June 2 was a significant moment for elections in Ontario. Whether it was disinterest in candidates, distrust in parties or apathy, voter turnout was 43 per cent.
In the 2018 provincial election, turnout was 56 per cent. So, what caused a 13 per cent decrease?
Erin Tolley, an associate professor in the department of political science at Carleton University, says there were likely many reasons.
“There is definitely an element of fatigue, especially with the space between federal and provincial elections contracting. There was a federal election in 2019, 2021 and now a provincial election. The pandemic has only exacerbated that feeling of fatigue.
“Low voter turnout is often a sign that voters couldn’t be bothered either because they are satisfied with the status quo, (or they) don’t think their vote will make a difference anyway,” she adds.
Although individuals may feel that their vote is insignificant in swaying the election in one party or another, this doesn’t account for all of the historic 13 per cent drop in voter turnout between 2018 and 2022.
Nicole Taylor, media relations officer for Elections Ontario, says turnout is a shared responsibility.
“Voter turnout is a shared responsibility amongst a number of stakeholders, including candidates, political parties, electoral agencies, media outlets and voters,” she says.
Bryan Evans, a Professor in the Department of Politics and Public Administration at Toronto Metropolitan University, says the factors leading to low voter turnout can be traced back to the 1990s.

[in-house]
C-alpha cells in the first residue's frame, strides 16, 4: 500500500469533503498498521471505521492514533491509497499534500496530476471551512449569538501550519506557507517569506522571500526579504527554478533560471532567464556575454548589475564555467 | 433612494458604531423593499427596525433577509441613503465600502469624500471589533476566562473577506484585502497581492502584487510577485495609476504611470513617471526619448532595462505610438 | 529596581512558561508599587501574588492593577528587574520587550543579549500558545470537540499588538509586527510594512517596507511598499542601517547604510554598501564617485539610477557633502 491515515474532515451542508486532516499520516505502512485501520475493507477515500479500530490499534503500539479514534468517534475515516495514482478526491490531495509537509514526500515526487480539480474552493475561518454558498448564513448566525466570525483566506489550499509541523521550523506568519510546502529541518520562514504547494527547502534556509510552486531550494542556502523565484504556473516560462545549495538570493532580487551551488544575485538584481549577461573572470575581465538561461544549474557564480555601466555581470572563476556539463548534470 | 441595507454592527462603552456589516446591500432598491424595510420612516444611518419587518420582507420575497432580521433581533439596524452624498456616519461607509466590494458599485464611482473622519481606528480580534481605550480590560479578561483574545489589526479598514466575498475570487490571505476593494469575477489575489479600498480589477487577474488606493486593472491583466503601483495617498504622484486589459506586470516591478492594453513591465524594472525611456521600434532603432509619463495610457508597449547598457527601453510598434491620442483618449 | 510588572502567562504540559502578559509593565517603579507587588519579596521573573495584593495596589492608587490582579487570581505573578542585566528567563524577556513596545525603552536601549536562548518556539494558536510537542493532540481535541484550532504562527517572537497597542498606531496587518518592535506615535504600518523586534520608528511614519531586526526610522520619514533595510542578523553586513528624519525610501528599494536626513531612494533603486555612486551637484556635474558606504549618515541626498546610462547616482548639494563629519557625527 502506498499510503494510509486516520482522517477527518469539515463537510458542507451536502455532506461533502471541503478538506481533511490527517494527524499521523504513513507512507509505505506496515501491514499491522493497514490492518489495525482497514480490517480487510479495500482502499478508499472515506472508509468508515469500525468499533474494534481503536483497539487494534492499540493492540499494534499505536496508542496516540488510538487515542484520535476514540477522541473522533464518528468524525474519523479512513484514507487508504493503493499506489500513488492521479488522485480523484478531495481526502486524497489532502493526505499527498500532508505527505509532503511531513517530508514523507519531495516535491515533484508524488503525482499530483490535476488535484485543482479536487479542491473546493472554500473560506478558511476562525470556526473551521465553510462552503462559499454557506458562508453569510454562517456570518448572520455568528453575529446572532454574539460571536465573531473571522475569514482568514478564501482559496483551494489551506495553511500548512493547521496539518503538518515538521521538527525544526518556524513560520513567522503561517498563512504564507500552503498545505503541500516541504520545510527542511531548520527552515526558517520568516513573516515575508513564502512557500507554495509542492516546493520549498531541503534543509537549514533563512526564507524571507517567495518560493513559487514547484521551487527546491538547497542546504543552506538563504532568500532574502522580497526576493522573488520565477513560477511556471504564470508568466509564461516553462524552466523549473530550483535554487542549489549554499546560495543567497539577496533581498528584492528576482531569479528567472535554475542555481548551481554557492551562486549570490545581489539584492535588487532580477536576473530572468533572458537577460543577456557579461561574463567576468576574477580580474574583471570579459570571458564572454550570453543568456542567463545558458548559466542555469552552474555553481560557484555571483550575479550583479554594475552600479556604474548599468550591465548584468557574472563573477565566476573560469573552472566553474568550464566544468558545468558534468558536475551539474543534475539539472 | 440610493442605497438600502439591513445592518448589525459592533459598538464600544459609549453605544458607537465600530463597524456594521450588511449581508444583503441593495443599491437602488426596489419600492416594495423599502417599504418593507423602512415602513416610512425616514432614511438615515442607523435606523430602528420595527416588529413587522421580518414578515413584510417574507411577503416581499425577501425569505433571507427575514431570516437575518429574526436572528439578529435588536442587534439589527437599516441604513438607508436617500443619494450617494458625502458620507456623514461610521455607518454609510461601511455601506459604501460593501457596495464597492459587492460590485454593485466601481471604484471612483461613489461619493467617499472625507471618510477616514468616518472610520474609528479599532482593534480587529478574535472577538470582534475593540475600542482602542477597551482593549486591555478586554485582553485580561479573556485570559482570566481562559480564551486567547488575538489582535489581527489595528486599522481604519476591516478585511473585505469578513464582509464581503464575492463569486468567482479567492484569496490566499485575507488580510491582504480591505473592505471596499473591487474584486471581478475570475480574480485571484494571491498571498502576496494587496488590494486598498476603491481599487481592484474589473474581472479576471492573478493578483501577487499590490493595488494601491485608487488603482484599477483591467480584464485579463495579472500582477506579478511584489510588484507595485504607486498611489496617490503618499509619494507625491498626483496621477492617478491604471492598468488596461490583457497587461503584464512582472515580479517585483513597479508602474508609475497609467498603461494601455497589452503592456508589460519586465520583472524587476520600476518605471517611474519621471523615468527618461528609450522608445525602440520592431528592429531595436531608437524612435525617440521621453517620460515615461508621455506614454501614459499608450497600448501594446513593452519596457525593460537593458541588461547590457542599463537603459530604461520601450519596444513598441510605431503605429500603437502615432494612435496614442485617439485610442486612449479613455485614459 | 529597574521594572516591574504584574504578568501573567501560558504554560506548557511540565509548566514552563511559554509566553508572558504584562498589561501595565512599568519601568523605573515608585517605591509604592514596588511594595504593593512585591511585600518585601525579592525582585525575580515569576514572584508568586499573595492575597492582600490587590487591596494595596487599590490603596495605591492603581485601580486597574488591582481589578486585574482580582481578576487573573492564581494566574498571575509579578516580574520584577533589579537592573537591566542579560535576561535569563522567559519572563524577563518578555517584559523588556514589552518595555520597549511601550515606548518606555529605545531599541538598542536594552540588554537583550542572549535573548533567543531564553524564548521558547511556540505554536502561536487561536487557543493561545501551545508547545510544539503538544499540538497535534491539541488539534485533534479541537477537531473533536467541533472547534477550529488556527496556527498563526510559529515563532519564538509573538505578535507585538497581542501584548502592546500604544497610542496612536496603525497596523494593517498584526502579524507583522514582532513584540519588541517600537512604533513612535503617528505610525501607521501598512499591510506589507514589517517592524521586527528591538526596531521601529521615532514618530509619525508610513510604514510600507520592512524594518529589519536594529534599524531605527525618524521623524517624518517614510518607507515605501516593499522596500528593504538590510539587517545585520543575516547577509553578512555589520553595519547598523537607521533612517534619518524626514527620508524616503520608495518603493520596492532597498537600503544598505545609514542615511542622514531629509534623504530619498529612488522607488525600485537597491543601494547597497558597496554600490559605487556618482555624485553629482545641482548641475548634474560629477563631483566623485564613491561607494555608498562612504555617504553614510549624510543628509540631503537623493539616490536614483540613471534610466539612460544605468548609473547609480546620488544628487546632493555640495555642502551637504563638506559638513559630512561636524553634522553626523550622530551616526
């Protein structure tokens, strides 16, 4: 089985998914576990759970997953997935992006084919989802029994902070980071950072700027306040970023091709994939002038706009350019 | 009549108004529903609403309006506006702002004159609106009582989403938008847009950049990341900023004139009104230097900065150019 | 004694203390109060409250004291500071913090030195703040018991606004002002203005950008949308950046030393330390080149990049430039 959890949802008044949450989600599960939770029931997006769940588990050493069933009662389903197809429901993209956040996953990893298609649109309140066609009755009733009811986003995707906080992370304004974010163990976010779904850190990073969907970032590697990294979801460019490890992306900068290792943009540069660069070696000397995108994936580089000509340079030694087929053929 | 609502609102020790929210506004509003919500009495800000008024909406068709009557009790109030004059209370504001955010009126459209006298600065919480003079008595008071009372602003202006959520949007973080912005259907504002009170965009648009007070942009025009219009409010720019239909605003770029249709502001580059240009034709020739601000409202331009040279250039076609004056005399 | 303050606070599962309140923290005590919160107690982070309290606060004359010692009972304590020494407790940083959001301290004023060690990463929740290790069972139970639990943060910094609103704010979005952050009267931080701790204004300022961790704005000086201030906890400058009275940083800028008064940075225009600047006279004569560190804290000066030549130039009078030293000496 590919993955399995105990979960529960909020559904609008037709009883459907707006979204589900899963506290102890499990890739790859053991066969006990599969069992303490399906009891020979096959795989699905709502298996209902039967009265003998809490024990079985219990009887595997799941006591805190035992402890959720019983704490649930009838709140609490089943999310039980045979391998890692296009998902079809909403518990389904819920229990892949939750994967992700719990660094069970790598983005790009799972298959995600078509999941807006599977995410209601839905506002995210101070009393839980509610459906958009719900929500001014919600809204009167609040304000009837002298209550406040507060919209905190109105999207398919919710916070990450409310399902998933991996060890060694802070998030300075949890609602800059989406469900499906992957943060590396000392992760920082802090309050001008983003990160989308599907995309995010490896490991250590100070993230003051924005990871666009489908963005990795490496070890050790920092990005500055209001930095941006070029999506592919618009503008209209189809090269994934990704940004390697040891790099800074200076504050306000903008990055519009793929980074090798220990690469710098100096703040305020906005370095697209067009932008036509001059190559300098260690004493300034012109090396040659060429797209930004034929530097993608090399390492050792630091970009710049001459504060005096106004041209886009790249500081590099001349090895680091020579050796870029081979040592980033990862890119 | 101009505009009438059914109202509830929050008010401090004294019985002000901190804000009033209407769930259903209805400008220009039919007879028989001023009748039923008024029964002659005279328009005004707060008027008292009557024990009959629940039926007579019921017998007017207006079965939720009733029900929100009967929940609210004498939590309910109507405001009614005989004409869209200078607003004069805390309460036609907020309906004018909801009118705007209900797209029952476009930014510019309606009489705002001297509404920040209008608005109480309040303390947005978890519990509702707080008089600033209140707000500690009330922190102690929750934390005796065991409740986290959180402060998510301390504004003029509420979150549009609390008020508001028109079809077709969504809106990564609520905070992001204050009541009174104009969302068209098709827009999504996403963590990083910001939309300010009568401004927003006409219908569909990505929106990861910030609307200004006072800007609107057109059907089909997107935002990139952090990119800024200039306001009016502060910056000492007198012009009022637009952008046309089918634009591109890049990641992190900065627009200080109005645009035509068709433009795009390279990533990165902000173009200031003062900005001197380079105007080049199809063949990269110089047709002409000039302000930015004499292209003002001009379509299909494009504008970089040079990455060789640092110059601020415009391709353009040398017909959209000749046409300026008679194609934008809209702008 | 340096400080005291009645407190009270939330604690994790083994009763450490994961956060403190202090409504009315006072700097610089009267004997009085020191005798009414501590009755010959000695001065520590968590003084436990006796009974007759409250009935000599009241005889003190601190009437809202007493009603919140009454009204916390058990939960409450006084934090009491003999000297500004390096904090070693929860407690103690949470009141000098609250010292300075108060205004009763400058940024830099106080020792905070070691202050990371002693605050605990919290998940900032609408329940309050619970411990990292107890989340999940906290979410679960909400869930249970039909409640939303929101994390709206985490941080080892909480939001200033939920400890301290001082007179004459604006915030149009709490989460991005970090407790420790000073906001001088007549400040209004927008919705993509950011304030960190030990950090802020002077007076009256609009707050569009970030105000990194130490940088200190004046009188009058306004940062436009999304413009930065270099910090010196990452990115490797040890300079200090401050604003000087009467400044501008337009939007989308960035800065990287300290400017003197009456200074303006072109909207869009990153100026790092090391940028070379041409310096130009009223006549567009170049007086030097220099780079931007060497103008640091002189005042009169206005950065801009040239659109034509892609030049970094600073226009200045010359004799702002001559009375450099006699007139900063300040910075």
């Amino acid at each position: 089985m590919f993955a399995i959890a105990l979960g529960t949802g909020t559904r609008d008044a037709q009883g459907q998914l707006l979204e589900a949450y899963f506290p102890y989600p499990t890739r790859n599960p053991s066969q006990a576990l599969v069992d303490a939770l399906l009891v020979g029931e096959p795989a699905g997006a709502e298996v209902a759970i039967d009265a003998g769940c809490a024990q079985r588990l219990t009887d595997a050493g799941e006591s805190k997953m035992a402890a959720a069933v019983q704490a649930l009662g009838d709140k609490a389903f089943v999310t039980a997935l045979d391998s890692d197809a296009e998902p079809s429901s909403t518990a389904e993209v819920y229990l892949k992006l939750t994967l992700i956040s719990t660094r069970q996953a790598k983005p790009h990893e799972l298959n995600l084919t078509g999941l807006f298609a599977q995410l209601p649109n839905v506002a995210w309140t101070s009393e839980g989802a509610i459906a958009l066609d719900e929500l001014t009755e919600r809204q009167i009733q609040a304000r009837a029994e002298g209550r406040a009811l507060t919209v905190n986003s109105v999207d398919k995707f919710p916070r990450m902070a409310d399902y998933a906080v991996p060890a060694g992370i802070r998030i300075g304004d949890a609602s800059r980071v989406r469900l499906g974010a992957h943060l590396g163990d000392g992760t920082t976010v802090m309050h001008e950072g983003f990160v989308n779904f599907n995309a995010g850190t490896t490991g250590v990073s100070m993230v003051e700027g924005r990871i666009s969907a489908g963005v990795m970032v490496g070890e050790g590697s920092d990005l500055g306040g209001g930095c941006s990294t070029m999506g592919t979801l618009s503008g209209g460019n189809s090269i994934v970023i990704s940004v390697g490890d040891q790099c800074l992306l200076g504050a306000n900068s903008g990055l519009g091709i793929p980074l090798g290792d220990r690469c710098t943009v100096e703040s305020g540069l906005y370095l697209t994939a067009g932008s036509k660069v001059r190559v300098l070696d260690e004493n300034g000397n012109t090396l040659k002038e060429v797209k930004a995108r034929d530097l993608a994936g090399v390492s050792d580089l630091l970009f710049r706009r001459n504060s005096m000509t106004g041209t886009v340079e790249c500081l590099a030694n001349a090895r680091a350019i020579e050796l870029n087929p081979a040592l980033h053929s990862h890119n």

“In Ontario, in particular, with voter turnout beginning to decline in the 1990s rather significantly corresponds with a period of rapidly growing inequality, economic inequality,” he says.
As a result, he says, individuals may not feel like they are being supported by the provincial government, which will lead to an inevitable lack of interest and involvement in provincial elections.
“Wherever you look, growing inequality leads to growing dissatisfaction with one’s political system in general and of course one’s participation in elections, in particular,” says Evans.
Evans says Canada’s current economic inequality can affect voter turnout in larger provinces such as Ontario.
“Among the OECD countries, (Organization for Economic Co-operation and Development), Canada generally (has) had the fastest declining rate of voter participation of any country in the OECD, Canada also has the fastest-growing rate of inequality of any country in the OECD,” he says.
Although growing inequality is a large factor in the low voter turnout of the recent election, Scott Bennett, a Carleton University public affairs professor who specializes in public opinion and survey research, says there may have been other factors as well.
“One might also say that some people just didn’t think there was enough authentic choice among the major parties,” says Bennett. Authenticity may not have been the only factor in the June election, he added saying that “changes in laws relating to the participation of non-party organizations in election advertising may have also had an effect.”
Bennett also says getting young voters interested and engaged is a factor. This is not only an issue for provincial elections. In the 2021 federal election, only 66 per cent of eligible youths (18-24), voted.
“Older generations often voted out of a sense of embedded duty,” Bennett says. “That is not so much the case with younger generations.”
Similarly, “how does a middle-aged politician look authentic on TikTok or Whatsapp and whatever is around the corner in the next wave of social media development,” he says, pointing to another concern for those seeking office.
All of this could mean political parties will need to reconsider the promises and principles of their campaigns for the next provincial election in four years.
Otherwise, Bennett says, with few options, people will continue to lose faith in the system.